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Parsing a random string looking for repeating sequences using Java and Regex.

Consider strings:

aaabbaaacccbb

I'd like to find a regular expression that will find all the matches in the above string:

aaabbaaacccbb
^^^  ^^^

aaabbaaacccbb
   ^^      ^^

What is the regex expression that will check a string for any repeating sequences of characters and return the groups of those repeating characters such that group 1 = aaa and group 2 = bb. Also note that I've used an example string but any repeating characters are valid: RonRonJoeJoe ... ... ,, ,,...,,

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It seems using a dictionary based string search algorithm like this will be better as you have no idea of the pattern in the beginning. –  Nitin Chhajer Apr 23 '12 at 20:29
    
Do you need the repeated sequence to be contiguous or not? Does "RonBobRonJoe" should return "Ron?" –  Guillaume Polet Apr 23 '12 at 21:14
    
What should RonBobRonBobAbeRonBobRonBobAbe or XXYYXY return? –  sln Apr 23 '12 at 21:38
    
By "repeating sequences of characters", do you mean the same thing as "sequences of repeating characters"? –  phatfingers Apr 24 '12 at 15:38
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5 Answers

This does it:

import java.util.regex.Matcher;
import java.util.regex.Pattern;

public class Test {
    public static void main(String[] args) {
        String s = "aaabbaaacccbb";
        find(s);
        String s1 = "RonRonRonJoeJoe .... ,,,,";
        find(s1);
        System.err.println("---");
        String s2 = "RonBobRonJoe";
        find(s2);
    }

    private static void find(String s) {
        Matcher m = Pattern.compile("(.+)\\1+").matcher(s);
        while (m.find()) {
            System.err.println(m.group());
        }
    }
}

OUTPUT:

aaa
bb
aaa
ccc
bb
RonRonRon
JoeJoe
....
,,,,
---
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Actually, this does not work: if you run it against RonRonJoeJoe it doesn't print anything. –  Reverend Gonzo Apr 23 '12 at 20:49
    
@ReverendGonzo OK, I missed that in the post. I fixed it now by adding the + after the \\w –  Guillaume Polet Apr 23 '12 at 20:51
    
That doesn't work either. Look at RonBobRonJoe. –  Reverend Gonzo Apr 23 '12 at 20:55
    
@ReverendGonzo What should be the ouput for that? There is no repeating sequence and it thus does not match anything –  Guillaume Polet Apr 23 '12 at 20:58
    
"Ron" repeats. I'm under the impression they don't need to be contiguous. –  Reverend Gonzo Apr 23 '12 at 21:12
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You can use this positive lookahead based regex:

((\\w)\\2+)(?=.*\\1)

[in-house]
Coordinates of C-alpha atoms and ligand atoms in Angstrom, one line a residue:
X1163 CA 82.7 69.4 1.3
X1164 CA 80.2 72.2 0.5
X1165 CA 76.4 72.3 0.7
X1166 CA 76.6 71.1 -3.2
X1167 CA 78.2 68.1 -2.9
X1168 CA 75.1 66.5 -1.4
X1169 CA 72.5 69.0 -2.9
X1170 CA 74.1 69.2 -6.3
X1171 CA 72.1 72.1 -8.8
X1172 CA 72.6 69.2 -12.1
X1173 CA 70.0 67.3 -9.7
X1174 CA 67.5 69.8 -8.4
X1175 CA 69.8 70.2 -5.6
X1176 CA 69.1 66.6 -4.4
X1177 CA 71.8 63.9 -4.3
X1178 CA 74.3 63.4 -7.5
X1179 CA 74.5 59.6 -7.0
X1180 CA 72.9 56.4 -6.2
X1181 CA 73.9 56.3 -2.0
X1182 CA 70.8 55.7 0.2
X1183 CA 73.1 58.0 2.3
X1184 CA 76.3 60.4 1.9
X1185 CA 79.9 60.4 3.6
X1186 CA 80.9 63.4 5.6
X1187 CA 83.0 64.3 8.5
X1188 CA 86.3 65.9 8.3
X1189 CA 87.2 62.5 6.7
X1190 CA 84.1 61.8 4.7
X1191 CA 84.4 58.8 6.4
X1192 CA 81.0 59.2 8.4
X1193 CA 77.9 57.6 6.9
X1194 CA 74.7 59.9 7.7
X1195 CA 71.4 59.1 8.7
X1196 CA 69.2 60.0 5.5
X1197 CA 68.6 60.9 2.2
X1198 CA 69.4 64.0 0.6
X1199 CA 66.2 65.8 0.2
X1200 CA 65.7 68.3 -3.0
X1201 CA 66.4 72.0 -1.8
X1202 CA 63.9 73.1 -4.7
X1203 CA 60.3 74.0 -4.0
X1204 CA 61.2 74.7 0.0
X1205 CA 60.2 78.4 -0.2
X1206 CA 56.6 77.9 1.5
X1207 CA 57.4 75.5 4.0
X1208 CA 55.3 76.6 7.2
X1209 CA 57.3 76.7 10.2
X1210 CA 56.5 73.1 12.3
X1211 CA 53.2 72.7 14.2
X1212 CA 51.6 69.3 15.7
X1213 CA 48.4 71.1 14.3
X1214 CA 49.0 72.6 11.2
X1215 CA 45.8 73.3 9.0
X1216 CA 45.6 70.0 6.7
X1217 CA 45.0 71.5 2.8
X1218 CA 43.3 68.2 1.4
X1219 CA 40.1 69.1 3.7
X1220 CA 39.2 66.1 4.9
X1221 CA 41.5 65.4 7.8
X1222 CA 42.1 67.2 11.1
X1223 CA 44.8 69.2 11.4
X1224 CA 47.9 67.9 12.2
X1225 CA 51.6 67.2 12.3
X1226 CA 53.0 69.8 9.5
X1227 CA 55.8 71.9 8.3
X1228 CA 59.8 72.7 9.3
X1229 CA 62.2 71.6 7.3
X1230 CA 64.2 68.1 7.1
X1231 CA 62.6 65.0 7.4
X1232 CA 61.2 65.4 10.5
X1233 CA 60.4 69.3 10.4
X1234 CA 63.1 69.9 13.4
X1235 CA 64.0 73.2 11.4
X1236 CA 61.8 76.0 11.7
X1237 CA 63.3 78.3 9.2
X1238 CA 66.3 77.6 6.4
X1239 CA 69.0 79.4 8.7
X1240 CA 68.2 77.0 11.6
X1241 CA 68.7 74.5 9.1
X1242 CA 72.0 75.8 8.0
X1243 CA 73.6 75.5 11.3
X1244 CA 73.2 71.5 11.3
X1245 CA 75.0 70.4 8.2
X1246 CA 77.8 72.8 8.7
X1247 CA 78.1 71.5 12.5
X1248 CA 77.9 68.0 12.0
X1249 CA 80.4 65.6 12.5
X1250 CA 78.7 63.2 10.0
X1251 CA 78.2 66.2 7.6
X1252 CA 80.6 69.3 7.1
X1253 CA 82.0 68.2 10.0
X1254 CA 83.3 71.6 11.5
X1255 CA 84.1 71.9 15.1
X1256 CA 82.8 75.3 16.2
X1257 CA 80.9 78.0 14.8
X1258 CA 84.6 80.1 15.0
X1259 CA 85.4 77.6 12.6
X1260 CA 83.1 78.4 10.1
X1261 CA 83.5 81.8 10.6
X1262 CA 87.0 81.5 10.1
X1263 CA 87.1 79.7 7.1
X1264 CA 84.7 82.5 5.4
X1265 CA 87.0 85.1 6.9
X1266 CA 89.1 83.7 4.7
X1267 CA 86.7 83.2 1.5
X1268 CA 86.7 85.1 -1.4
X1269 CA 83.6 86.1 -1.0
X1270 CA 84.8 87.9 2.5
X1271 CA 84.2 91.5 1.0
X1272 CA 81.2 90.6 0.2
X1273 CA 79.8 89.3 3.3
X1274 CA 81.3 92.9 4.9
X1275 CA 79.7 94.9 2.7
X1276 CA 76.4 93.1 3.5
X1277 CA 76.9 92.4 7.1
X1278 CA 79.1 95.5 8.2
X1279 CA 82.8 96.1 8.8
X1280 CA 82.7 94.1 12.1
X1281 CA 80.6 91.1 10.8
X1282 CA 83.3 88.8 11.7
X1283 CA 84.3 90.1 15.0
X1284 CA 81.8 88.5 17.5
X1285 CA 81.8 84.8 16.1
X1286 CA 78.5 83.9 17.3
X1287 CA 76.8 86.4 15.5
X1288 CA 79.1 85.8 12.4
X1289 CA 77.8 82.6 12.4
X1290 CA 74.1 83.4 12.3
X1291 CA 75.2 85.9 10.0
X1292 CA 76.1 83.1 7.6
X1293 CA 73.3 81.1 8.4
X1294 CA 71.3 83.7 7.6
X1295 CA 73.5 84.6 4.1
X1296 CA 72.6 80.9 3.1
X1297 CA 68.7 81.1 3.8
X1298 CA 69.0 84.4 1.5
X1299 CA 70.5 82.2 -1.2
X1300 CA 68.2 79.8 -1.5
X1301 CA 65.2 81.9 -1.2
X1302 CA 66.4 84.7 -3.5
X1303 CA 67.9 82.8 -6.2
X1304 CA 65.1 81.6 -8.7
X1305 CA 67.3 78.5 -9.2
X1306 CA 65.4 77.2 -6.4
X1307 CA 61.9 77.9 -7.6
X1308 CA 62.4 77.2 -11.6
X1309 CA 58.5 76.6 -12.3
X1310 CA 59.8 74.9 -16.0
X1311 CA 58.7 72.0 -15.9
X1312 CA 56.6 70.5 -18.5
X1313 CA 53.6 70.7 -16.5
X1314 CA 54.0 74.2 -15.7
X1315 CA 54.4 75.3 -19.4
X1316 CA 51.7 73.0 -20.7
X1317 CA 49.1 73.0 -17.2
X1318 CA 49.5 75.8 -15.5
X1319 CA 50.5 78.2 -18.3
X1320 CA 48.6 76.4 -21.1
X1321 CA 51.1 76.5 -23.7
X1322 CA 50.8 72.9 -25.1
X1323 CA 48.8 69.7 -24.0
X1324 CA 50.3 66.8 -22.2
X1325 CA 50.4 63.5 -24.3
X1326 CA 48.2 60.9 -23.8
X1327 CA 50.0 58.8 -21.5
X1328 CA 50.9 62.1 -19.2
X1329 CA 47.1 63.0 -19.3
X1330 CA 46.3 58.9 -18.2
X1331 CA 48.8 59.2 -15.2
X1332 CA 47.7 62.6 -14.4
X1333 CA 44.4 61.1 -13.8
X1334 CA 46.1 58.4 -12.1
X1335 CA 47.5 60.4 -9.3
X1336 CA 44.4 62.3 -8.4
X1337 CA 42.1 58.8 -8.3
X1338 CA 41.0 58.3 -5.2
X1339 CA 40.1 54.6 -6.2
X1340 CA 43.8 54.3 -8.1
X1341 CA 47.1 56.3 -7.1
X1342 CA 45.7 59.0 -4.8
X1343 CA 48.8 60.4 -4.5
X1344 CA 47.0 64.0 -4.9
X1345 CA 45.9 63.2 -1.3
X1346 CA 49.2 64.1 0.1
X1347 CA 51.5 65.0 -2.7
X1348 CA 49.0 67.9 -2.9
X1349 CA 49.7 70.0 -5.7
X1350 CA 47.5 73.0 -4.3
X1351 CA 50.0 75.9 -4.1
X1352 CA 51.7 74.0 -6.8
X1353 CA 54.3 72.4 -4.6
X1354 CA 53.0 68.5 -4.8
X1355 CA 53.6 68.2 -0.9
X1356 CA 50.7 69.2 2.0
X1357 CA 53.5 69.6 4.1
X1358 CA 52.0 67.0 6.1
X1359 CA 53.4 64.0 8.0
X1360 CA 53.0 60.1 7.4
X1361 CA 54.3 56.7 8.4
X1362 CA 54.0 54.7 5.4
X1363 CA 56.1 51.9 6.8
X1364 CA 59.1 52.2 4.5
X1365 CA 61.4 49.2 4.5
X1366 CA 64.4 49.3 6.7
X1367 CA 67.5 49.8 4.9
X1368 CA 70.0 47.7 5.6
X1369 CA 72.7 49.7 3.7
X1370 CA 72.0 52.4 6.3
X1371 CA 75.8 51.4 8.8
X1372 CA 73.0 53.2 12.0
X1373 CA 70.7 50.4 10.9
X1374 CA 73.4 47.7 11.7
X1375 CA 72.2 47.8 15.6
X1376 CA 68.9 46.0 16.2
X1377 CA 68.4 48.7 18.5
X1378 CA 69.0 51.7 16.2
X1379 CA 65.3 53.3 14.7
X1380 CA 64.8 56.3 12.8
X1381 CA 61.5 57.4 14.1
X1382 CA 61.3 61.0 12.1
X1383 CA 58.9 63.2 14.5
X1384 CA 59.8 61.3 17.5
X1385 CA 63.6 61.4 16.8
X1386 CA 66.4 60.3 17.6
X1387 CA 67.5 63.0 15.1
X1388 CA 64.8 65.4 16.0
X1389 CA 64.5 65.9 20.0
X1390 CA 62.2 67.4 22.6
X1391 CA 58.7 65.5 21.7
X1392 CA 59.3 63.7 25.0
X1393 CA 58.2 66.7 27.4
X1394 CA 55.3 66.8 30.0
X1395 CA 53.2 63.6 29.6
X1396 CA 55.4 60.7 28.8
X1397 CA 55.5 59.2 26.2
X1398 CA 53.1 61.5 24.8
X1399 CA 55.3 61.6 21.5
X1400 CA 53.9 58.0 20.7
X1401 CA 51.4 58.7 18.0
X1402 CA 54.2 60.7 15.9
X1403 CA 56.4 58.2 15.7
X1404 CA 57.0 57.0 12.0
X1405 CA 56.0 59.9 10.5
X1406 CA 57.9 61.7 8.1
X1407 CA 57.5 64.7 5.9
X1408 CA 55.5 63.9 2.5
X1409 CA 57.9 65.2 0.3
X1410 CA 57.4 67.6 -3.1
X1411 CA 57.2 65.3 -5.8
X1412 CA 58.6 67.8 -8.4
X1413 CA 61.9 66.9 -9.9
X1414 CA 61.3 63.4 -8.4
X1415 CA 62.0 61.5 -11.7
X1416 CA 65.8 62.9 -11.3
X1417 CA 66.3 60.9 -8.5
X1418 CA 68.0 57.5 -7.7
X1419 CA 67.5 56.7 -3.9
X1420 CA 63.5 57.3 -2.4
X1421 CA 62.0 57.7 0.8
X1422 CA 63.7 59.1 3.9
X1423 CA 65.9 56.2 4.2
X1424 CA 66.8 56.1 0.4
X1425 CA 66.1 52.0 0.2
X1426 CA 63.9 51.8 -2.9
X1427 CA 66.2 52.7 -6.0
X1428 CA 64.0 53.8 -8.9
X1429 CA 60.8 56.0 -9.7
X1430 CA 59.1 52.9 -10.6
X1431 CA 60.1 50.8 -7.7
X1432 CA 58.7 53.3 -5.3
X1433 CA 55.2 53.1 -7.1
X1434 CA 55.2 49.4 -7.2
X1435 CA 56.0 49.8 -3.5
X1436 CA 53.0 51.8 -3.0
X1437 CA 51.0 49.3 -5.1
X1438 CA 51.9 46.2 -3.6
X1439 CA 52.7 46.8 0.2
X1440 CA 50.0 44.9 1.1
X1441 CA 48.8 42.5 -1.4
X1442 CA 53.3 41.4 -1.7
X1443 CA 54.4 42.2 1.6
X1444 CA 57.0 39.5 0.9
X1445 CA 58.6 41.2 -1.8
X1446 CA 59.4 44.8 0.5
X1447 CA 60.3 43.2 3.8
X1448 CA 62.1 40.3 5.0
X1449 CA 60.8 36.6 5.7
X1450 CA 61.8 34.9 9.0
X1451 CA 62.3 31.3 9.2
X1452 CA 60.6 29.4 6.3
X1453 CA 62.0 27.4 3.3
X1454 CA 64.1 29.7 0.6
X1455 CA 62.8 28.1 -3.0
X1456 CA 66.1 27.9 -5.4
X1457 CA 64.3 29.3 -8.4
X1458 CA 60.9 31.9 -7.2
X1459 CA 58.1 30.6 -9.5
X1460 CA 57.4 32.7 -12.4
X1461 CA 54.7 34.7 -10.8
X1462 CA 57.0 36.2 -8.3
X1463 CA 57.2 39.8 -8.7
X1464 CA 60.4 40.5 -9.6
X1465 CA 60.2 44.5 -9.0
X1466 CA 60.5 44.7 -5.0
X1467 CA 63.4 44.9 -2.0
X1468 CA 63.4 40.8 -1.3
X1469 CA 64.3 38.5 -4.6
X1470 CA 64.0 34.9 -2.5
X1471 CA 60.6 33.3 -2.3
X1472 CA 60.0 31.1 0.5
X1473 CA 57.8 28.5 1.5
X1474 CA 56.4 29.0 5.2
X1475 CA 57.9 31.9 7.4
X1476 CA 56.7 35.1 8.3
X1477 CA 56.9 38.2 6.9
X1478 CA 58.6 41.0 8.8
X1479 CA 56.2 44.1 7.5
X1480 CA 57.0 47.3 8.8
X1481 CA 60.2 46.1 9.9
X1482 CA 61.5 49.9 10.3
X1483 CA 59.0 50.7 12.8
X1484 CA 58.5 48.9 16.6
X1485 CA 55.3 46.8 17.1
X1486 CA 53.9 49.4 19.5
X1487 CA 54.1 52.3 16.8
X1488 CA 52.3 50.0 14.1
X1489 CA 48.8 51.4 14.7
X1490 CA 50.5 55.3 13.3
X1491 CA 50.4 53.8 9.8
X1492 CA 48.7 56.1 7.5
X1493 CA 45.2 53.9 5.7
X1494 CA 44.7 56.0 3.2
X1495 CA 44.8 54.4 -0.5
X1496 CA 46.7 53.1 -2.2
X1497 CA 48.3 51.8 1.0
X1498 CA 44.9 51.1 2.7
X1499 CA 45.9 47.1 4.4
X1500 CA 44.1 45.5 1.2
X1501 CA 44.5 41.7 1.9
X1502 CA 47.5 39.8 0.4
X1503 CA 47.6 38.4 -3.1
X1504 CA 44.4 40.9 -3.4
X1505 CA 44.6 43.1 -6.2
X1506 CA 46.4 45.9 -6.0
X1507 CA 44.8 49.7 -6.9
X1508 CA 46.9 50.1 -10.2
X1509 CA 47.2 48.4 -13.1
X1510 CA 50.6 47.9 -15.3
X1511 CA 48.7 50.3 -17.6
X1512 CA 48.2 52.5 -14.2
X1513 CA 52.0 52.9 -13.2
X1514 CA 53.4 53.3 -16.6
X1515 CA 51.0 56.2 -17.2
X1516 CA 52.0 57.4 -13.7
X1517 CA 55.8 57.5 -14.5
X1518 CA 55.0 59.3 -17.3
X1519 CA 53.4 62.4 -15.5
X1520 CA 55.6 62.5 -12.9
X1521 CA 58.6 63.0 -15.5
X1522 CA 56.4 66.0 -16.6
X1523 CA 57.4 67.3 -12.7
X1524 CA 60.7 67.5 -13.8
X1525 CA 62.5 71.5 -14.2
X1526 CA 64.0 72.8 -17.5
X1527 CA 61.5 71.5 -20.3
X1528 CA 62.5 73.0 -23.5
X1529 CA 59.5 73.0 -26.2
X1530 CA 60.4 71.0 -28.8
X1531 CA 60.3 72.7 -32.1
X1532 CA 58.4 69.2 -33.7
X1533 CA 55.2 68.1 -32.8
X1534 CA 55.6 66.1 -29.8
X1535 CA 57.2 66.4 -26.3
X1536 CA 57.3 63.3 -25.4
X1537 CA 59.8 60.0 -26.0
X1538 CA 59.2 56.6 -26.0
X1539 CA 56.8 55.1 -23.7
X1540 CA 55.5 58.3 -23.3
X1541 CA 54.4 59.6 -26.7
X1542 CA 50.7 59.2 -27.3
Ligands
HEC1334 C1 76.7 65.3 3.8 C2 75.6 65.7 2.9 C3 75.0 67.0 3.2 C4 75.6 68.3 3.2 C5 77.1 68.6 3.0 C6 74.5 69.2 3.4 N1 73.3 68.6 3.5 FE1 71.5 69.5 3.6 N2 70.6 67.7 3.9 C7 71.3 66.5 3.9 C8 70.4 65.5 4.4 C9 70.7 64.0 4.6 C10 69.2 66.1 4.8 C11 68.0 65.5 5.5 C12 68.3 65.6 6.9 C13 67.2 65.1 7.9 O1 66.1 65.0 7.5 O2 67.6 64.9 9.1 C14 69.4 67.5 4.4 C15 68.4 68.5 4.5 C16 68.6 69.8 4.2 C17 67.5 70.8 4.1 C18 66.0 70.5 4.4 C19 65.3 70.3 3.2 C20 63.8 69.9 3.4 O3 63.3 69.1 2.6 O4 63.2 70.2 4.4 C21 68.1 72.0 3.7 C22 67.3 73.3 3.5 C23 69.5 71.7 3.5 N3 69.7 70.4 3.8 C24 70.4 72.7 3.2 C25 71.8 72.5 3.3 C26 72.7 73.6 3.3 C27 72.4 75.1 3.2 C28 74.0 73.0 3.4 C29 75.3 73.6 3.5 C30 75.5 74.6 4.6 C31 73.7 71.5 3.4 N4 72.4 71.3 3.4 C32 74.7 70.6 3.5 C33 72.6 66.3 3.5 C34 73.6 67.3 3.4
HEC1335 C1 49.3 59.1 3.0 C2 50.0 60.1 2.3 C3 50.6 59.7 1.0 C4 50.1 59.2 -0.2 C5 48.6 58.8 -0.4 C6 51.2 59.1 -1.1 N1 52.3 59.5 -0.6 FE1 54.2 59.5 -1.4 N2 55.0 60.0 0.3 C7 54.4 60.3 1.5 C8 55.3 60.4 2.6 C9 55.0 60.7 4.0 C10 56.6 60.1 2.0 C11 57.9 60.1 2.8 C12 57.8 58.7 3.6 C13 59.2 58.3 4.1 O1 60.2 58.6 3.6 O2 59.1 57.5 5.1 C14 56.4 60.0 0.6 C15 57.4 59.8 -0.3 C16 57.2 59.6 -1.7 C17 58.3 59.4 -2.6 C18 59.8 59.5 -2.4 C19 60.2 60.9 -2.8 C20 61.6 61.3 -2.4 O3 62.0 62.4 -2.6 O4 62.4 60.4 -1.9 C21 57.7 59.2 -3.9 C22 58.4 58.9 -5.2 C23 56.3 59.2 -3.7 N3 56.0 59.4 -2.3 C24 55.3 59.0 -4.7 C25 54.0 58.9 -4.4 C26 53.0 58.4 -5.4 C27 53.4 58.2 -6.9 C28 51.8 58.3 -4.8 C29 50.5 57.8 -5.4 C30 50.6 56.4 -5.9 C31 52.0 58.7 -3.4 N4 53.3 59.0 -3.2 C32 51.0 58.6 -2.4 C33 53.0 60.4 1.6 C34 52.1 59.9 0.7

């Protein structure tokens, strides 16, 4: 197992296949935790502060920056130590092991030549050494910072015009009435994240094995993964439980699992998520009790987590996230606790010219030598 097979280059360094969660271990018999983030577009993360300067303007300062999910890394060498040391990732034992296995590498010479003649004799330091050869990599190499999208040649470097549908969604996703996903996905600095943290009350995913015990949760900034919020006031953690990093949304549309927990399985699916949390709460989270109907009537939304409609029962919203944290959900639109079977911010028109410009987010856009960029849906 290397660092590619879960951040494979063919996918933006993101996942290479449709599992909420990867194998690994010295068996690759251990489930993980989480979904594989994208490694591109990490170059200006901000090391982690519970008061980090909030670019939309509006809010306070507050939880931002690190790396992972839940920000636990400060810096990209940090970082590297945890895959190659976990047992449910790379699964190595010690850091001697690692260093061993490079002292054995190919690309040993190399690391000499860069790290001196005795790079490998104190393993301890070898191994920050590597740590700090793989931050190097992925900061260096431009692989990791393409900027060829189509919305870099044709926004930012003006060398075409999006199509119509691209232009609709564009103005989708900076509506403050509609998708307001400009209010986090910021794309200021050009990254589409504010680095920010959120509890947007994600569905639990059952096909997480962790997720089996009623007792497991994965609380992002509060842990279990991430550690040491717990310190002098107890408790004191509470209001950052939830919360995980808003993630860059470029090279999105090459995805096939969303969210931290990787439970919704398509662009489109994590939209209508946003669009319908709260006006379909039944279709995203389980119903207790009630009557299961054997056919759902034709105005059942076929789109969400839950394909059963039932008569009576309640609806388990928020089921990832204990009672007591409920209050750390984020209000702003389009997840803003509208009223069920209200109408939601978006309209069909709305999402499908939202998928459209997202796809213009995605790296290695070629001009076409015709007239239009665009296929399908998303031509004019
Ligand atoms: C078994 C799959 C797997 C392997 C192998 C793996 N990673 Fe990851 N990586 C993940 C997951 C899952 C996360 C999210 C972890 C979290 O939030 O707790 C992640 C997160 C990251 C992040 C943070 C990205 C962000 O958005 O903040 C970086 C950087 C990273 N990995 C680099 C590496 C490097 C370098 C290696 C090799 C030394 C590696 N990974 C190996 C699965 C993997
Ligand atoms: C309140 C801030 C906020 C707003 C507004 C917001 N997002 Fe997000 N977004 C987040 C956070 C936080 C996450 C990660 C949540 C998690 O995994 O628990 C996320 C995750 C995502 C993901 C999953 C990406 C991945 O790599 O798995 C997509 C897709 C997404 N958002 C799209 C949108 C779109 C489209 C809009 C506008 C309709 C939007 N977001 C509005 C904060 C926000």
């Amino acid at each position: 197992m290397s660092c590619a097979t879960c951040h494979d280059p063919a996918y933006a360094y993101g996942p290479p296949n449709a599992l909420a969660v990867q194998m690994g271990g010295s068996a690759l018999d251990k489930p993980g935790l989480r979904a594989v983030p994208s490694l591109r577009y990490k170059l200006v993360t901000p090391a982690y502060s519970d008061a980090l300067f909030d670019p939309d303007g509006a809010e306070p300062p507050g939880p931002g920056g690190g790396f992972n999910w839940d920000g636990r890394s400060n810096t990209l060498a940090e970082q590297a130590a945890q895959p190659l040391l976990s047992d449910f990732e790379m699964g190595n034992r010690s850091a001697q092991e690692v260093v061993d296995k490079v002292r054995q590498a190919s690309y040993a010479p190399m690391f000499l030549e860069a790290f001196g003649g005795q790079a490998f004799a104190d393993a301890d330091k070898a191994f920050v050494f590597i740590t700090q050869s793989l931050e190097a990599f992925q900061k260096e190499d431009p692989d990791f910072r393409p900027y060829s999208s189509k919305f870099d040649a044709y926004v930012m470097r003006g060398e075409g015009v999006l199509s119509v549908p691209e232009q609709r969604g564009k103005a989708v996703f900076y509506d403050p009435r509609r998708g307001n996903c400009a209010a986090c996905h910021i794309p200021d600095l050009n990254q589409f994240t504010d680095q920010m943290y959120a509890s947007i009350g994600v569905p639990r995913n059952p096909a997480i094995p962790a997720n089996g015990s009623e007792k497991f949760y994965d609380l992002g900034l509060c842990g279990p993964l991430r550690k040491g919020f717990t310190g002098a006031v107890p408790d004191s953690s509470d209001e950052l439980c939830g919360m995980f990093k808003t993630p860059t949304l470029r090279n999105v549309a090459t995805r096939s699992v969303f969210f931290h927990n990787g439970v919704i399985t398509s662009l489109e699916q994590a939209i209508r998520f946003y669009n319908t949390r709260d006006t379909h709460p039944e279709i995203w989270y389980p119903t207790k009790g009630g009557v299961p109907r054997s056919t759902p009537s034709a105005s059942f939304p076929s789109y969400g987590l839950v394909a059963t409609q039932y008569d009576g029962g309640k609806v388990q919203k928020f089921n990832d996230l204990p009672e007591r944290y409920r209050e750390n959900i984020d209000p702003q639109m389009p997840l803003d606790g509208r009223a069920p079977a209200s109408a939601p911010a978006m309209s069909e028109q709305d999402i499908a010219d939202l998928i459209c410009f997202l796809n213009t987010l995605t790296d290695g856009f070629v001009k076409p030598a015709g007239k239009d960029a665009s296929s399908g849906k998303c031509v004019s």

Code:

String elem = "aaabbaaacccbb";
String regex = "((\\w)\\2+)(?=.*\\1)";
Pattern p = Pattern.compile(regex);
Matcher matcher = p.matcher(elem);
for (int i=1; matcher.find(); i++)
System.out.println("Group # " + i + " got: " + matcher.group(1));

OUTPUT:

Group # 1 got: aaa
Group # 2 got: bb
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The below should work for all requirements. It is actually a combination of a couple of the answers here, and it will print out all of the substrings that are repeated anywhere else in the string.

I set it to only return substrings of at least 2 characters, but it can be easily changed to single characters by changing "{2,}" in the regex to "+".

public static void main(String[] args)
{
  String s = "RonSamJoeJoeSamRon";
  Matcher m = Pattern.compile("(\\S{2,})(?=.*?\\1)").matcher(s);
  while (m.find())
  {
    for (int i = 1; i <= m.groupCount(); i++)
    {
      System.out.println(m.group(i));
    }
  }
}

Output:
Ron
Sam
Joe

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But How would you count the number of elements each of these strings have in the file and why is it always a kmer of 3 ? –  Dar Dec 5 '12 at 18:40
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This seems to work, though it gives subsequences as well:

(To be fair, this was built off of Guillame's code)

public static void main(final String[] args) {
    // final String s = "RonRonJoeJoe";
    // final String s = "RonBobRonJoe";
    final String s = "aaabbaaacccbb";

    final Pattern p = Pattern.compile("(.+).*\\1");

    final Matcher m = p.matcher(s);
    int start = 0;
    while (m.find(start)) {
        System.out.println(m.group(1));
        start = m.toMatchResult().end(1);
    }
}
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You could disregard overlap.

// overlapped 1 or more chars
(?=(\w{1,}).*\1)
// overlapped 2 or more chars
(?=(\w{2,}).*\1)
// overlapped 3 or more chars, etc ..
(?=(\w{3,}).*\1)

Or, you could consume (non-overlapped) ..

// 1 or more chars
(?=(\w{1,}).*\1) \1
// 2 or more chars
(?=(\w{2,}).*\1) \1
// 3 or more chars, etc ..
(?=(\w{3,}).*\1) \1
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